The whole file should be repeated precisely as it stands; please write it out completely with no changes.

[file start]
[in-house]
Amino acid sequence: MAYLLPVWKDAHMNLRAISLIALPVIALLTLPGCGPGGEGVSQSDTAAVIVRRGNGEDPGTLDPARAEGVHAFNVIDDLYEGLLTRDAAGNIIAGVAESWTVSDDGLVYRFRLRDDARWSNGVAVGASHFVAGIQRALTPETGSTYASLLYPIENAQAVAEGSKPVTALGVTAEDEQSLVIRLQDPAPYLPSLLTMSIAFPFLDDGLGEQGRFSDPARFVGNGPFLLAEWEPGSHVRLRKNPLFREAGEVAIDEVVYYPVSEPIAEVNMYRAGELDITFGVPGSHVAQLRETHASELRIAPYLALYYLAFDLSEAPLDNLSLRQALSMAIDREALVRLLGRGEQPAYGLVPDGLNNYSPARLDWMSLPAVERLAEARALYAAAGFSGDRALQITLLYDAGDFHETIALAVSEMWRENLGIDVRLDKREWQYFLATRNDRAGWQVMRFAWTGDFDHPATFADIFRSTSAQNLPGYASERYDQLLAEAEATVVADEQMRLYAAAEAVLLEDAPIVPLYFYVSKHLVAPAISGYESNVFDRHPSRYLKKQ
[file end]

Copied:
[in-house]
Amino acid sequence: MAYLLPVWKDAHMNLRAISLIALPVIALLTLPGCGPGGEGVSQSDTAAVIVRRGNGEDPGTLDPARAEGVHAFNVIDDLYEGLLTRDAAGNIIAGVAESWTVSDDGLVYRFRLRDDARWSNGVAVGASHFVAGIQRALTPETGSTYASLLYPIENAQAVAEGSKPVTALGVTAEDEQSLVIRLQDPAPYLPSLLTMSIAFPFLDDGLGEQGRFSDPARFVGNGPFLLAEWEPGSHVRLRKNPLFREAGEVAIDEVVYYPVSEPIAEVNMYRAGELDITFGVPGSHVAQLRETHASELRIAPYLALYYLAFDLSEAPLDNLSLRQALSMAIDREALVRLLGRGEQPAYGLVPDGLNNYSPARLDWMSLPAVERLAEARALYAAAGFSGDRALQITLLYDAGDFHETIALAVSEMWRENLGIDVRLDKREWQYFLATRNDRAGWQVMRFAWTGDFDHPATFADIFRSTSAQNLPGYASERYDQLLAEAEATVVADEQMRLYAAAEAVLLEDAPIVPLYFYVSKHLVAPAISGYESNVFDRHPSRYLKKQ